Matsuhashi family were living in a shrine after a tsunami devastated their home in March 2011 in Japan.My closest bond, however, was with the Matsuhashi family (pictured right). When I met them, they were living in a 360-year-old shrine which somehow survived the tsunami when everything around it, including their own home, fell. They were kind and generous and warm and giving. Seven-year-old Masayuki showed me how to make paper airplanes. His 12-year-old sister Mizuki made me an origami crane which I still have. In Japan, the crane symbolizes good fortune and longevity. In many of the evacuation centres I visited, I saw long strands of paper cranes, hung by survivors.
In this line of work, it’s extremely rare to have the opportunity to revisit people impacted by a major disaster. I had that opportunity with the Matsuhashi family.

Kathy standing with the Matsuhashi family one year after devastating tsunami in Japan in 2011One year after the tsunami, the Japanese Red Cross invited me back to Japan. I immediately asked if it would be possible to visit the Matsuhashis. I remember the reunion as if it was yesterday. They were living in prefabricated housing. Satomi and her children (pictured left) came around one corner; I came around another. We immediately started running towards one another with arms outstretched, ready for a warm hug. They invited me in, and we shared stories over tea.
The connection doesn’t end there. I’ve received updates over the years and have learned that Mizuki, who is now 22, decided to become a nurse after seeing the support provided by Red Cross nurses after the tsunami. She recently had her final exams and is hoping to soon begin her nursing career in a town near Otsuchi, not far from home in Iwate Prefecture. In a recent e-mail she mentions how her parents have built a new home and that the town is bustling with activity.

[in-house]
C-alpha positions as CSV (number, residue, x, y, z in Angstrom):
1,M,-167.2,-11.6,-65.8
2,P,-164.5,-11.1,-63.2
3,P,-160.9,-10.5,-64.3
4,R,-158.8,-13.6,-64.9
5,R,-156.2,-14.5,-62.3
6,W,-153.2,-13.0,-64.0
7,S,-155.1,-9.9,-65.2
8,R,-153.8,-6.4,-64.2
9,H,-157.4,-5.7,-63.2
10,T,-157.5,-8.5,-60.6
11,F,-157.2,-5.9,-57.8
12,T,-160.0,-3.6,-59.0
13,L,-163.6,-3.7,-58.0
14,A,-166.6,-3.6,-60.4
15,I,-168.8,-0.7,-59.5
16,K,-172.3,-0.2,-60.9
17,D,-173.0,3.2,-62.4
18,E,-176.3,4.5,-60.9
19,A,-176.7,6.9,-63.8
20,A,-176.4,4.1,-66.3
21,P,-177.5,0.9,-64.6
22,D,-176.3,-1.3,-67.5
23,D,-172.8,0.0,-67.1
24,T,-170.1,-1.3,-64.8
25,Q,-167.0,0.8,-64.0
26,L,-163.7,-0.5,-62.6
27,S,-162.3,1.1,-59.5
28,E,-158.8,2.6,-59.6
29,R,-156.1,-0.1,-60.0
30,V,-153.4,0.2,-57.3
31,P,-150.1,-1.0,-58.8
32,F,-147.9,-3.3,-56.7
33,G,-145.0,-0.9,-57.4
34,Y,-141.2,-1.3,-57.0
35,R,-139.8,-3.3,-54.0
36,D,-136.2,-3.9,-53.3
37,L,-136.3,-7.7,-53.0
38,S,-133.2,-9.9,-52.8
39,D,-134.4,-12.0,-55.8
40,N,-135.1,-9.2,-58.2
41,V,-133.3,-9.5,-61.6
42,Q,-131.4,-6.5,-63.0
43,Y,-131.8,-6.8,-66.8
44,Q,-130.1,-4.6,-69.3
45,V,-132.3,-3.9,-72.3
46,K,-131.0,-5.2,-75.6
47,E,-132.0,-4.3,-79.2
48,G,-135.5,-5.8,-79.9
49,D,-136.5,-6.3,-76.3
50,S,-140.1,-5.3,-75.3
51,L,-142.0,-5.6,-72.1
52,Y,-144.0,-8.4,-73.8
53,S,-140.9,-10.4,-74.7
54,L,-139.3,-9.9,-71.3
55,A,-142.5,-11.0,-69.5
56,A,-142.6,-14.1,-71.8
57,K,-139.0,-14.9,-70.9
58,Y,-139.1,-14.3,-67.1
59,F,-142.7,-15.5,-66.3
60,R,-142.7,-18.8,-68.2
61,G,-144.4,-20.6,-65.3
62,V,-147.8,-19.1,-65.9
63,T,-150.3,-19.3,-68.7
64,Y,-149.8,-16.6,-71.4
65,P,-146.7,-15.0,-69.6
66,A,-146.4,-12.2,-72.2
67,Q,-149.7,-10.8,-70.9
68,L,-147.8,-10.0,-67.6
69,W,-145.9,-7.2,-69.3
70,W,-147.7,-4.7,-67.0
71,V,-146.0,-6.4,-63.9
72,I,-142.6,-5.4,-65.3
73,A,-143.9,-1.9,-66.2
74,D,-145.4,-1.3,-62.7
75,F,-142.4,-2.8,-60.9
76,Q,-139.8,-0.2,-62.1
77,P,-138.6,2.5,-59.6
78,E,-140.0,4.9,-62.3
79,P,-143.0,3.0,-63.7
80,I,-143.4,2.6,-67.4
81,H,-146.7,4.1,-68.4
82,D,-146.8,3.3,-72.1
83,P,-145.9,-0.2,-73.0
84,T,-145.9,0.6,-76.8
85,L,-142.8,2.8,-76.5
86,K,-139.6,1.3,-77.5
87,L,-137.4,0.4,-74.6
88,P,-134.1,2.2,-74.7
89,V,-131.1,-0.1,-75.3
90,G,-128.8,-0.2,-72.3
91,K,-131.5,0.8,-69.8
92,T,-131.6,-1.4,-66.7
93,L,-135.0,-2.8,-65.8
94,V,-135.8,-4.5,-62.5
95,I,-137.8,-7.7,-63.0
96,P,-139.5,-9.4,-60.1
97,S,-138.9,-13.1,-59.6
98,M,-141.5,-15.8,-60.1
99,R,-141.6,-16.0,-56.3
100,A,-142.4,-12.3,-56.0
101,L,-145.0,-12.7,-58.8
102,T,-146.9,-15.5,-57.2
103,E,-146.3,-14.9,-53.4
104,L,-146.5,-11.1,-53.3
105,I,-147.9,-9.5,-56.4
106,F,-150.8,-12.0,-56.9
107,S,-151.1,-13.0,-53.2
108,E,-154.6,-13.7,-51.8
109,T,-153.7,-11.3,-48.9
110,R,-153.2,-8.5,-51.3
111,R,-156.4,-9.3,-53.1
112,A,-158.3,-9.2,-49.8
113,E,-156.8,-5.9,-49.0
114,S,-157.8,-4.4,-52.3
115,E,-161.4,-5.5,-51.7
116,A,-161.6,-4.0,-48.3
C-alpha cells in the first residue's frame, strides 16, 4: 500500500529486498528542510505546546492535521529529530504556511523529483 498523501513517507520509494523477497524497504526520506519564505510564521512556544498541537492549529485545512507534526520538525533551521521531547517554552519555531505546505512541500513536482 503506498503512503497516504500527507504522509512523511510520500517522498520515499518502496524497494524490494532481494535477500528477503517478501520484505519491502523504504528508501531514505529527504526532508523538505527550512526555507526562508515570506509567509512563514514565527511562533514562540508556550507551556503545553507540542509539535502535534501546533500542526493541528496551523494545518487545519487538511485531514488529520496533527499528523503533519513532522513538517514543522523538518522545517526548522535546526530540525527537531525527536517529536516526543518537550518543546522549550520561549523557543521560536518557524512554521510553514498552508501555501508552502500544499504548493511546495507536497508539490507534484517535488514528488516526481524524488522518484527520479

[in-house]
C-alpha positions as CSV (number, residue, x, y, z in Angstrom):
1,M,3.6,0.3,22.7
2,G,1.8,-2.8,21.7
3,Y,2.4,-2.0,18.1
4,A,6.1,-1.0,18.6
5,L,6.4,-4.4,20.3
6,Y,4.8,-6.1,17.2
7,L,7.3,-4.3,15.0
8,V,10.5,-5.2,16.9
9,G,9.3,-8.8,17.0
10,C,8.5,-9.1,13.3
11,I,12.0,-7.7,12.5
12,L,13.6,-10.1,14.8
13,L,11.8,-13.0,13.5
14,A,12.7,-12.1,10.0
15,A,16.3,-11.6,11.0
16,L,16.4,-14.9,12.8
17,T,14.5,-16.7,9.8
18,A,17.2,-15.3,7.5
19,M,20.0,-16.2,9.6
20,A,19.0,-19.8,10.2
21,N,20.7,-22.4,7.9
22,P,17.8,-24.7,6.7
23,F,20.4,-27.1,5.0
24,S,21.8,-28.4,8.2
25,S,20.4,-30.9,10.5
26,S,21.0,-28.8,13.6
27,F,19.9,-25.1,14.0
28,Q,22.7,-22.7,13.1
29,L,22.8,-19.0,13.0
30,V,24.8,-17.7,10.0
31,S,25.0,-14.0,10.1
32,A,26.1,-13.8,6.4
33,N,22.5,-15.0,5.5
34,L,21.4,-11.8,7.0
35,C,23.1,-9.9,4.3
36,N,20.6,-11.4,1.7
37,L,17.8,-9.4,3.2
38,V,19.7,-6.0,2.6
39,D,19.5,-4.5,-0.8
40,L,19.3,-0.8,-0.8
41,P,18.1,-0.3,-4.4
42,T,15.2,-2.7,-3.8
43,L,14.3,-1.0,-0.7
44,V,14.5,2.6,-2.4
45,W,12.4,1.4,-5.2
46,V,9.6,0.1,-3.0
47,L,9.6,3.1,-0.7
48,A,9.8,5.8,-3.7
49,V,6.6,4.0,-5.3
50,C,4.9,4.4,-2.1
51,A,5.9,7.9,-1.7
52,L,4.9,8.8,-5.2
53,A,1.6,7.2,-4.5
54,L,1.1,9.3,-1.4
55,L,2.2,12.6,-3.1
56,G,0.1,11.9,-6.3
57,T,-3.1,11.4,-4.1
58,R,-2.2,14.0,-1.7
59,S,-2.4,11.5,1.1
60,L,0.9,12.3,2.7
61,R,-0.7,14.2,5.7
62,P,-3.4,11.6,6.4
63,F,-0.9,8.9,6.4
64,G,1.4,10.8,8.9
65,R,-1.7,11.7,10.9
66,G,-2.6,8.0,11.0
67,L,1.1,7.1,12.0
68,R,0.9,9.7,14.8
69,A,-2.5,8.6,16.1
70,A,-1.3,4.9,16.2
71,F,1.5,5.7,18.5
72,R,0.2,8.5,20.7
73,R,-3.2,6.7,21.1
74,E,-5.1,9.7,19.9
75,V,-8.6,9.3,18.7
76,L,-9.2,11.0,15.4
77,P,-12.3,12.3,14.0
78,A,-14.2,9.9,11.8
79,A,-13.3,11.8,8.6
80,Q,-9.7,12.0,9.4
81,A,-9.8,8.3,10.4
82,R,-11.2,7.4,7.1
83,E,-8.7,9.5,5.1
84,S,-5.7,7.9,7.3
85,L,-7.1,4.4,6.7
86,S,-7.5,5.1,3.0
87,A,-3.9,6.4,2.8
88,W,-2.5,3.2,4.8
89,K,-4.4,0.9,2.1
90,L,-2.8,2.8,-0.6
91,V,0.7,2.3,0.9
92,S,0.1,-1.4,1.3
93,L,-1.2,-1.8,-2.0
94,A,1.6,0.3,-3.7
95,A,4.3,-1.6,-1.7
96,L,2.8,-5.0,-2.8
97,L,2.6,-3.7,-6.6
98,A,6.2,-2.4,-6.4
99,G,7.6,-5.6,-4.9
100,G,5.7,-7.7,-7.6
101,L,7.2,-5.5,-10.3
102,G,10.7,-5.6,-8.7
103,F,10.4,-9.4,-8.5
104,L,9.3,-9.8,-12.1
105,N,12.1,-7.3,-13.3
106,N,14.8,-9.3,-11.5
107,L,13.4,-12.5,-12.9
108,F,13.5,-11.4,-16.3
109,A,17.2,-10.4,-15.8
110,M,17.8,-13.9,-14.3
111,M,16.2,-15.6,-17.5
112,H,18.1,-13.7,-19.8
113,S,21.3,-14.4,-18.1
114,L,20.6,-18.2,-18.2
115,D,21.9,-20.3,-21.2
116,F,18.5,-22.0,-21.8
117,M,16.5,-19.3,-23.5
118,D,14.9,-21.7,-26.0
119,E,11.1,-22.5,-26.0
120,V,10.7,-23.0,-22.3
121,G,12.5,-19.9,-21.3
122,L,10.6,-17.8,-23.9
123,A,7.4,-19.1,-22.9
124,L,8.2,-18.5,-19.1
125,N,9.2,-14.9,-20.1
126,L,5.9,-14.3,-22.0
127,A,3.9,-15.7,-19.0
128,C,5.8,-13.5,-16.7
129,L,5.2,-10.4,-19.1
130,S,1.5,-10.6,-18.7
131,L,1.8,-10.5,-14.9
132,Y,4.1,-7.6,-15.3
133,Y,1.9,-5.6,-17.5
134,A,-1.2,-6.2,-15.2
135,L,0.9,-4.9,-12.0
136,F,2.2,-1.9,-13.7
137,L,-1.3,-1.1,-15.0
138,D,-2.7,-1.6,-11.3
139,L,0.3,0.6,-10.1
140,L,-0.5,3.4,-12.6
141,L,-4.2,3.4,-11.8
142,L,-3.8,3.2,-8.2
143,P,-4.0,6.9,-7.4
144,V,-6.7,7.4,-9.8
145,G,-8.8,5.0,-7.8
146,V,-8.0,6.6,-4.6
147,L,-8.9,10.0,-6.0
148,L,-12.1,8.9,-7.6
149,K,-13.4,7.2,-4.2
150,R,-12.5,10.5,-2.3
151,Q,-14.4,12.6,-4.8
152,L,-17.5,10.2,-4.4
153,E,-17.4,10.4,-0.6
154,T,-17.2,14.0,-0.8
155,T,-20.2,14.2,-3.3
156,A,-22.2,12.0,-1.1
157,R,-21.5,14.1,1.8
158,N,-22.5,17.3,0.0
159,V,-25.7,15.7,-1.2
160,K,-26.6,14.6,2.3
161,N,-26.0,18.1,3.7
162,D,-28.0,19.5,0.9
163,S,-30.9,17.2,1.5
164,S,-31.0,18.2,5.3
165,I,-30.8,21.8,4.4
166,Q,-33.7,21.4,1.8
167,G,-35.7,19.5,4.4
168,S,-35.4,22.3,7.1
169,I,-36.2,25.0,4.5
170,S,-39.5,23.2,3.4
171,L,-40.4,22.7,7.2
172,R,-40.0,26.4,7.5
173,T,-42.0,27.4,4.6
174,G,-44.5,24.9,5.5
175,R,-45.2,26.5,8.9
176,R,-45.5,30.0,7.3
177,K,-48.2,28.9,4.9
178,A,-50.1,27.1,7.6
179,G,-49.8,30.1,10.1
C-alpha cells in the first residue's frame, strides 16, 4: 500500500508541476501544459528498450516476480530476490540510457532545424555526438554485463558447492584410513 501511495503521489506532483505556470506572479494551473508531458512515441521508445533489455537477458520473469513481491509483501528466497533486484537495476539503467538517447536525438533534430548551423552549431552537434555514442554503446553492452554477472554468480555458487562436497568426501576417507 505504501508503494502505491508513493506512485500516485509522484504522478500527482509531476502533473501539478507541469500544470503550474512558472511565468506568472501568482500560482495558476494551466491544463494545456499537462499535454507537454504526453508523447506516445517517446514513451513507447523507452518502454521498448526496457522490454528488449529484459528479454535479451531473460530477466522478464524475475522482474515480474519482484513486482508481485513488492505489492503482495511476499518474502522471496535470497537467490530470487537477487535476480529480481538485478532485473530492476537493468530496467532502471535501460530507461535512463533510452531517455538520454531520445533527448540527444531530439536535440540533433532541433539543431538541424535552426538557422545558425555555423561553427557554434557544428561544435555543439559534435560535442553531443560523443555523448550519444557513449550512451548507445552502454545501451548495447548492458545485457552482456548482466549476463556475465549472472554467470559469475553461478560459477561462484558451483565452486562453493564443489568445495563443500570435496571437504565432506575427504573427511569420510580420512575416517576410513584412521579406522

As a humanitarian worker, this is what it’s all about. Forming bonds and connections, even if just for a moment in time.
A Japanese Red Cross team member with a small child looking out at the destruction left by a tsunami in March 2011I was in Japan for three weeks. I met many strong, gracious, resilient people. People who were understandably hurting. But people who were confident they would rebound and rebuild. As I was leaving, I remember hearing the sounds of babies crying, and children laughing and playing. The cherry blossom trees were beginning to bloom. The paper cranes were flying. All signs that there was life and hope for the future.
Thanks to the generosity of Canadians, corporations, and local and provincial governments, the Canadian Red Cross raised more than $48 million to support the Japanese Red Cross’ tsunami relief efforts. These funds were used to support immediate needs as well as longer term recovery efforts and included the rebuilding of homes; medical support, including the reconstruction of hospitals; educational support, including the reconstruction of nursery schools and gymnasiums; and disaster preparedness, including the restocking of Red Cross warehouses with relief supplies.